SENATOR OK. I think that was at least 50 words.
JIM All right – what no one at the upper level of the campaign understood last time is what people – Americans – are really like now. They were obsessed with “data” and their only real sense of actual human beings was this vague image of hard-working, fundamentally decent people who just wanted things to be a little bit easier and a little more fair – and it was felt that if we could get enough of those people, as well as turn out minorities, we’d win.
SENATOR And we were wrong, basically.
JIM Not just basically – we were wrong. Regardless of the fact that we won the popular vote, or any other argument that tries to justify the approach –
SENATOR OK. Continue – I’m granting you a hundred-word bonus.
JIM That sentimental idea of what Americans are like no longer holds in an era where you have the internet, social media, rapidly changing values – and a deep sense of, you know, doom and gloom that people carry around with them all the time. What I felt – and what I still think – is that to win, a candidate has to understand that the average voter is angry, scared, selfish, somewhat perverse probably – but most of all – and this was the hardest thing to argue for, because it goes against everything politicians are taught to think about voters – pessimistic.
JIM Yes. I believe that in 2008, post-financial crisis, Americans became fundamentally cynical. We bailed out the bankers, they all got off scot-free, and then they went right back to business as usual. For them, the party never ended, and the politicians made sure of that. While for everyone else – life got harder. Much harder. So after that – voters could no longer deny the essential corruption of our system. Now when they see a politician speaking in optimistic platitudes, they tune them out – think they’re lying, or out of touch – even delusional. Voters who respond to that sort of cliched positivity are dwindling and not enough to get you into office. Do not listen to, in fact run screaming from, anyone who points to midterm election polls, or party approval ratings – or says that if it weren’t for Russian bots we would’ve won – reject all attempts to convince you that the last general election was a blip or a fluke and we should go back to the failed 2016 model. I think I’ve used up my allotment.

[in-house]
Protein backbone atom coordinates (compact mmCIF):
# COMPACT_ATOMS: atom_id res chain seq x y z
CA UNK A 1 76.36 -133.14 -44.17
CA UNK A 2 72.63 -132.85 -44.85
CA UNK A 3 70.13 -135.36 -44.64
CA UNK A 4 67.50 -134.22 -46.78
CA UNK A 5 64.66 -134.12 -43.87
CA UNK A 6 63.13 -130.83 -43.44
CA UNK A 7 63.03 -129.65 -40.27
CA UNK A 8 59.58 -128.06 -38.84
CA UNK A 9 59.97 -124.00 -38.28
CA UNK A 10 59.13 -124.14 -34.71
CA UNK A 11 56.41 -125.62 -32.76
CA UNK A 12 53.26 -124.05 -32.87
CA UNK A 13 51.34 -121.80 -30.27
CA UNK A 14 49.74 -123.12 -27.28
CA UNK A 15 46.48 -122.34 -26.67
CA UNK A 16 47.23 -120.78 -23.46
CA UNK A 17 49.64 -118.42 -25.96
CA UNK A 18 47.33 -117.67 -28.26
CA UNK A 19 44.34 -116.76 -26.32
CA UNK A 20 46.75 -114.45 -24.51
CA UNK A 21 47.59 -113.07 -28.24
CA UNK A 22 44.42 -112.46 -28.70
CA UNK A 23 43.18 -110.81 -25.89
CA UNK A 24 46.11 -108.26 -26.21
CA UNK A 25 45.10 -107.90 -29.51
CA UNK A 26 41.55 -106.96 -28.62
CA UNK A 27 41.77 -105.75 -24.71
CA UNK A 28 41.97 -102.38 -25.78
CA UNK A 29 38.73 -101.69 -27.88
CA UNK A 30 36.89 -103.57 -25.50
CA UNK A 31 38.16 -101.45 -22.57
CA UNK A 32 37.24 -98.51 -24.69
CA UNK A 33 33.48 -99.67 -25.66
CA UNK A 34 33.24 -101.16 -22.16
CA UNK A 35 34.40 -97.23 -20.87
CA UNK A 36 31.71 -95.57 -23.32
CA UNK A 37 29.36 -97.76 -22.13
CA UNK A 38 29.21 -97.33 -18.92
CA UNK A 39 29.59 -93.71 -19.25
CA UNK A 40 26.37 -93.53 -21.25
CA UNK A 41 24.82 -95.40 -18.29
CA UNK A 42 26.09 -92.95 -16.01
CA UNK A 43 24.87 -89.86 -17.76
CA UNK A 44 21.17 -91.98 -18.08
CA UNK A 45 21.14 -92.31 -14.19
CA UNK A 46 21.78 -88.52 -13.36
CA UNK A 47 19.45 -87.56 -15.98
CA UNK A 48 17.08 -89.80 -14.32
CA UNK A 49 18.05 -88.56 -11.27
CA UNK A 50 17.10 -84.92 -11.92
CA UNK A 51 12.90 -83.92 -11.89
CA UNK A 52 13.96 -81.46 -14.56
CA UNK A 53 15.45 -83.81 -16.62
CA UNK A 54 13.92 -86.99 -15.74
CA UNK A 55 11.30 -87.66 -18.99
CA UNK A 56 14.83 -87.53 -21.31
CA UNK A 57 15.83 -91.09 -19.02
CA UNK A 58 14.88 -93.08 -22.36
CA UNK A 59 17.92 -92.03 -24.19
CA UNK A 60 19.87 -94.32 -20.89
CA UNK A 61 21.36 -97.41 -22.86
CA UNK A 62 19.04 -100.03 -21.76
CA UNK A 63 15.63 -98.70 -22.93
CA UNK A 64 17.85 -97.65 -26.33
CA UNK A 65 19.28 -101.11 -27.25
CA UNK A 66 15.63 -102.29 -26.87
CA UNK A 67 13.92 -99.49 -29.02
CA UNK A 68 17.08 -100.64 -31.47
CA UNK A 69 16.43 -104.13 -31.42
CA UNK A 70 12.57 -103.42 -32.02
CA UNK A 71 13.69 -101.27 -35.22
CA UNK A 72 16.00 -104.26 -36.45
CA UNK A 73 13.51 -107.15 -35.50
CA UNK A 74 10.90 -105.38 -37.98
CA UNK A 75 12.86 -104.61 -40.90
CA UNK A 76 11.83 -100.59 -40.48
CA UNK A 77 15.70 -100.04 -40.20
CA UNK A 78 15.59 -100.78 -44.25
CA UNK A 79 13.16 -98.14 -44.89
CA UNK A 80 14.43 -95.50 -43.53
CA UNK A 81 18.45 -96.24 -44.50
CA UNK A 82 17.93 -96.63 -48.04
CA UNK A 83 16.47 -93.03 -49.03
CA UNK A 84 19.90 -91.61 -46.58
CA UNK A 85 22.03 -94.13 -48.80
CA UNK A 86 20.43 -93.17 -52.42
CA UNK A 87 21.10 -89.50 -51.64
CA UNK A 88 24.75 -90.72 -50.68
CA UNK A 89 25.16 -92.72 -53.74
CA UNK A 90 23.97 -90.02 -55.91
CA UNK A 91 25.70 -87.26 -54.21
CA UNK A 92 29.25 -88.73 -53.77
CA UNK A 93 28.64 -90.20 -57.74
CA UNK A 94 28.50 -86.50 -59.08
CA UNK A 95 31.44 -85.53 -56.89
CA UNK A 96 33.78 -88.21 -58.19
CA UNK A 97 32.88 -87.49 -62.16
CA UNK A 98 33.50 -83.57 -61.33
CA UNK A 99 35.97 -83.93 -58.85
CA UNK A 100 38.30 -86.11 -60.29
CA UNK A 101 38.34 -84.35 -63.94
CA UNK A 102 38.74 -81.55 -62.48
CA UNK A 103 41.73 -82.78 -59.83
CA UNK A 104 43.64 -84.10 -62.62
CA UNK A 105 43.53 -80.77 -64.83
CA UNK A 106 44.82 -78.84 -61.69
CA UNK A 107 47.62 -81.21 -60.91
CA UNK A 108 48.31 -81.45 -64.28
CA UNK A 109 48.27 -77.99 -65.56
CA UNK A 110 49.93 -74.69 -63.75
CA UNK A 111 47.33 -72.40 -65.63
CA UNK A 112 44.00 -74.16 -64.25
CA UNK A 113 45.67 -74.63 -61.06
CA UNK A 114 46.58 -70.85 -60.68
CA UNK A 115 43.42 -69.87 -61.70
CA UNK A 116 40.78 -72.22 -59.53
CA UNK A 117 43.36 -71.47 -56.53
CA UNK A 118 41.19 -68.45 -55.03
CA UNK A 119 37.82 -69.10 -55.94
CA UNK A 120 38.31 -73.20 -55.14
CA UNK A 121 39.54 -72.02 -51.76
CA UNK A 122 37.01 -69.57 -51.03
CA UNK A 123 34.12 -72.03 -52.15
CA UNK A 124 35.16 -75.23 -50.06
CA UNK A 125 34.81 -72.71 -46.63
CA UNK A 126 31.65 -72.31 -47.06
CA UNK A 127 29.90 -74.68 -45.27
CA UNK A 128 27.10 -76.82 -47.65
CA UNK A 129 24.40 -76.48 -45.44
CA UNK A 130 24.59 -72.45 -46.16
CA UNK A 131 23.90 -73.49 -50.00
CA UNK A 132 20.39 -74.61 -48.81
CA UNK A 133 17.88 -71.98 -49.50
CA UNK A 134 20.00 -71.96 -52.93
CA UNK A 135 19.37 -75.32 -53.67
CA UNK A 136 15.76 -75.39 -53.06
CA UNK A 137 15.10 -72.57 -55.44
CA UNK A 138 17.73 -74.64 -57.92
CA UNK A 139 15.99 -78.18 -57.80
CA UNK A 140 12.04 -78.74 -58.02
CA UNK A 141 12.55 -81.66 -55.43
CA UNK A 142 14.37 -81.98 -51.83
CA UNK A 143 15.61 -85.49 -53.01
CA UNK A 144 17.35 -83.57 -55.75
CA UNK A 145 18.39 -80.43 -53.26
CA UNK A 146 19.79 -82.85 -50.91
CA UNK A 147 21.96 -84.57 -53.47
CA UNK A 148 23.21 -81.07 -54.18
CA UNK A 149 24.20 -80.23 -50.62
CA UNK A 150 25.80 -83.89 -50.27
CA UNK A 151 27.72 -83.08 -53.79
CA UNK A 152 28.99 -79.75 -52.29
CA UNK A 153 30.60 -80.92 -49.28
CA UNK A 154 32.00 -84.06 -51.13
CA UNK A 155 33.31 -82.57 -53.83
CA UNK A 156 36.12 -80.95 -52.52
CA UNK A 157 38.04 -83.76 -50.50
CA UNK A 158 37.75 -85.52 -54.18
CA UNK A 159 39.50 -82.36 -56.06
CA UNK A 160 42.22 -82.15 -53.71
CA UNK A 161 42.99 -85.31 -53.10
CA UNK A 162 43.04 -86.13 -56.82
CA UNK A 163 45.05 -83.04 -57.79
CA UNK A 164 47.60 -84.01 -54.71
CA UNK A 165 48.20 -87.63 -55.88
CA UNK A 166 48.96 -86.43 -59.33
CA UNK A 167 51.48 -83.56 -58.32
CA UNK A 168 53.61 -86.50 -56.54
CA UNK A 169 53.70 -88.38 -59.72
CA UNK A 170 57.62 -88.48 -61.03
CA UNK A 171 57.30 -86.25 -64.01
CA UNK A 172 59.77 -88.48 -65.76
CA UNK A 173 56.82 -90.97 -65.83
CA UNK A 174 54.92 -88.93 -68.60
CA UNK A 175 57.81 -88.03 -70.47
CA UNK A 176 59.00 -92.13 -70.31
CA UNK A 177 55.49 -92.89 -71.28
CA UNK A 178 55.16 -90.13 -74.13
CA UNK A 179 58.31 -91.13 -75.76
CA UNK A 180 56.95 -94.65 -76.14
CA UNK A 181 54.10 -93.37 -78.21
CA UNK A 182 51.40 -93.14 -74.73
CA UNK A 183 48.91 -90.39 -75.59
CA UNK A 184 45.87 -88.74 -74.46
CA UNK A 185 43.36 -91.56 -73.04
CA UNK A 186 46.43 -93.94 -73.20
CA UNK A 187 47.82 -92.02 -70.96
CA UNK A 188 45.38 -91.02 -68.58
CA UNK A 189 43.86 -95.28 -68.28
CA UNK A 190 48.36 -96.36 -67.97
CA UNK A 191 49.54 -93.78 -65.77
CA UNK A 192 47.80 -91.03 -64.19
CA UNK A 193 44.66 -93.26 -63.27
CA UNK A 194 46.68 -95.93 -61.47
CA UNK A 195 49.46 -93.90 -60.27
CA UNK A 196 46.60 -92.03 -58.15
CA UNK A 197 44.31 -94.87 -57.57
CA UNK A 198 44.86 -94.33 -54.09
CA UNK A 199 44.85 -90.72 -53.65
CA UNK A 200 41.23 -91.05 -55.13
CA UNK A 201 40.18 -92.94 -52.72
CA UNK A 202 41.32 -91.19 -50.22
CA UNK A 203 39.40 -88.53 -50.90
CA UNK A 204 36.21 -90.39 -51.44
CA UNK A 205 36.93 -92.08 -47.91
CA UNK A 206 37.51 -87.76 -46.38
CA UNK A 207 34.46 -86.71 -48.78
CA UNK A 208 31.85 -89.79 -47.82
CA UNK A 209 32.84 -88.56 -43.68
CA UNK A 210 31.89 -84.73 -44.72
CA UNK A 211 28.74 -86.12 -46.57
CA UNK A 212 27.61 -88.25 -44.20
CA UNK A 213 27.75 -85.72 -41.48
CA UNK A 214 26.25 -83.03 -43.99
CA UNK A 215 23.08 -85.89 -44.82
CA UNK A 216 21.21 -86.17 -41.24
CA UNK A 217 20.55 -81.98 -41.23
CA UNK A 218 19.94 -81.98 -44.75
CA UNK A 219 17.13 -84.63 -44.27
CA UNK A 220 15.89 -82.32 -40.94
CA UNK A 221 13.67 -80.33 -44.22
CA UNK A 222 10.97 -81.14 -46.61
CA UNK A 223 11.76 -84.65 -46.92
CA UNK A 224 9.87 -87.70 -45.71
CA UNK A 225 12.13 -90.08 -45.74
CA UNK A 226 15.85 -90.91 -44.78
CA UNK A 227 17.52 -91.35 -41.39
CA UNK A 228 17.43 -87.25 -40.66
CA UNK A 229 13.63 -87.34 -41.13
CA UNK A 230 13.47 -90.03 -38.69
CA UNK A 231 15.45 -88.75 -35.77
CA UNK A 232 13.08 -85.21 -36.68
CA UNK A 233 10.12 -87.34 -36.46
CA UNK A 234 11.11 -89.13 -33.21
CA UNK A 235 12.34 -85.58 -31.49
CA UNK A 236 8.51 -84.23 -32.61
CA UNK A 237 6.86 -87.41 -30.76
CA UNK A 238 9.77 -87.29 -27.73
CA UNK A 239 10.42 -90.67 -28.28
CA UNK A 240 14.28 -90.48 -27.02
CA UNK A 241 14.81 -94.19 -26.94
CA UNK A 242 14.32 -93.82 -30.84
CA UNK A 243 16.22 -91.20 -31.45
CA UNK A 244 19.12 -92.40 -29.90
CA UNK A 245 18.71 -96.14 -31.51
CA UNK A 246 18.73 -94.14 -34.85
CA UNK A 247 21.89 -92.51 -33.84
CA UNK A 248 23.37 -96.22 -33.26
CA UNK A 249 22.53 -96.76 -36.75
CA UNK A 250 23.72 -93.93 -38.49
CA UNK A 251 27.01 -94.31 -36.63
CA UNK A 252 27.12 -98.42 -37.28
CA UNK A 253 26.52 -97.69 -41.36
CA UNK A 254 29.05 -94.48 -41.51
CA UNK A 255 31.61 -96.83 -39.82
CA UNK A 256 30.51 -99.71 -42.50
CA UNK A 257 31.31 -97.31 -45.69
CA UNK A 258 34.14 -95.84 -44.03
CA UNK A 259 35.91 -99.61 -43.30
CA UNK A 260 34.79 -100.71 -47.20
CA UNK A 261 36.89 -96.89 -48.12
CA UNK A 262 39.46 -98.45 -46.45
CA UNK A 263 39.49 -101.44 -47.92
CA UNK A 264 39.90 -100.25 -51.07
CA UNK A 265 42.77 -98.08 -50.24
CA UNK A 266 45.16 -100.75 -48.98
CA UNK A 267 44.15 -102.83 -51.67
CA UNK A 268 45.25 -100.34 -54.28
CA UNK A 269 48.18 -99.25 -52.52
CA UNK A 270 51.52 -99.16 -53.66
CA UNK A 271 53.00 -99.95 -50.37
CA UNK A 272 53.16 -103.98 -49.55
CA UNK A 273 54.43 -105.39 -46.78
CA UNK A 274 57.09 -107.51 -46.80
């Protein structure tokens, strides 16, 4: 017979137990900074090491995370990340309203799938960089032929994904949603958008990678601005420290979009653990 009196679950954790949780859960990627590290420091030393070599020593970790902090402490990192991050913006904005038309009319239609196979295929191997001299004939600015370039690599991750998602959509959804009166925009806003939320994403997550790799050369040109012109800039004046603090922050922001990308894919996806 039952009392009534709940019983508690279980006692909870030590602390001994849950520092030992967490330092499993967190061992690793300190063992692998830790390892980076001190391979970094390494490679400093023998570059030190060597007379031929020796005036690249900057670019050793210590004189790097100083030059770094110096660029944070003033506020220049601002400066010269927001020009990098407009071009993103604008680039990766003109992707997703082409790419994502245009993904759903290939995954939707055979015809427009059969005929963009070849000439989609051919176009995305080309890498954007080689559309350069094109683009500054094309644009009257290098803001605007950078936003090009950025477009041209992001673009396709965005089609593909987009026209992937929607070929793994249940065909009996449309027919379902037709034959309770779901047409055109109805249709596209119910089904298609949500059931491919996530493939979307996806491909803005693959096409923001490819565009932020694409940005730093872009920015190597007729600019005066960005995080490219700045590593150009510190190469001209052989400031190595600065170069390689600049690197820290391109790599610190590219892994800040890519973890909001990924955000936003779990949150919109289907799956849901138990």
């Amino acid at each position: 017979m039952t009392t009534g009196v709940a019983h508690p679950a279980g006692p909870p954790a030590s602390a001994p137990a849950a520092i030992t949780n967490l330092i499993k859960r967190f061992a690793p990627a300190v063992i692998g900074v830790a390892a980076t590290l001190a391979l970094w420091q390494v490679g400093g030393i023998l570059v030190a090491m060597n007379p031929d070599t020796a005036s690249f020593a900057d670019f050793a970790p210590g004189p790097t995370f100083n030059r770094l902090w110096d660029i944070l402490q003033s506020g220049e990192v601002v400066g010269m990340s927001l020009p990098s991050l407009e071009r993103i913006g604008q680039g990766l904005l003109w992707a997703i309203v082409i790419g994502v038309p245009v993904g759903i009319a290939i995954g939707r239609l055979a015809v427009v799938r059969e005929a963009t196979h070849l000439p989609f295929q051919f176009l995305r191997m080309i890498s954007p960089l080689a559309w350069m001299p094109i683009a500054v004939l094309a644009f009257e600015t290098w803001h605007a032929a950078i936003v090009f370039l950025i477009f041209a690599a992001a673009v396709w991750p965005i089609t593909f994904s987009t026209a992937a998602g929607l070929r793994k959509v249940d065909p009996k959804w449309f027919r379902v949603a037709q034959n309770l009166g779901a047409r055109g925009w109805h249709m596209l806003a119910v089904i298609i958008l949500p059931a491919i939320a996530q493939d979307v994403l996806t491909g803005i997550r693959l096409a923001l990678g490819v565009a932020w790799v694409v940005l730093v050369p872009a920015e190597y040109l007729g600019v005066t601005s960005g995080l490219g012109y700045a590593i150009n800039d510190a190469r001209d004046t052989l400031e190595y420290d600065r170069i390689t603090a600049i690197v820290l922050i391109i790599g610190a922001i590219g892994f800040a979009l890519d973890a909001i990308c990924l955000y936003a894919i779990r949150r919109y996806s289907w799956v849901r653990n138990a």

SENATOR Very interesting. Now reduce all that to one sentence.
JIM Do not try to be uplifting because optimistic candidates cannot win any more.
SENATOR Very concise. One last question – how do you weaponise pessimism to win an election?
JIM You use it to show you understand how voters feel – you connect with people as they are. Like it or not, the pessimistic candidate won last time. Lunatic that he was, he understood that the country’s overall mood was angry and dark. And no matter how much we want to think that election was unique – a one-off and next time we’ll return to “normal” because his presidency has been such a shitshow – I honestly don’t believe that’s the case.
SENATOR Thank you, Jim. Are you here next week? I might want to talk again before the TV stuff.
JIM Well I’m working on a book right now, with a co-writer, and we’re behind –
SENATOR Maybe they can pick up the slack if I need you for a day, then. What’s the book?
JIM It’s a “behind the scenes” of the last campaign – but a very literary version.
SENATOR So you can sell the rights to HBO and make a lot of money.
SENATOR Well you certainly have no shortage of material. Thank you, Jim. What you said is very interesting.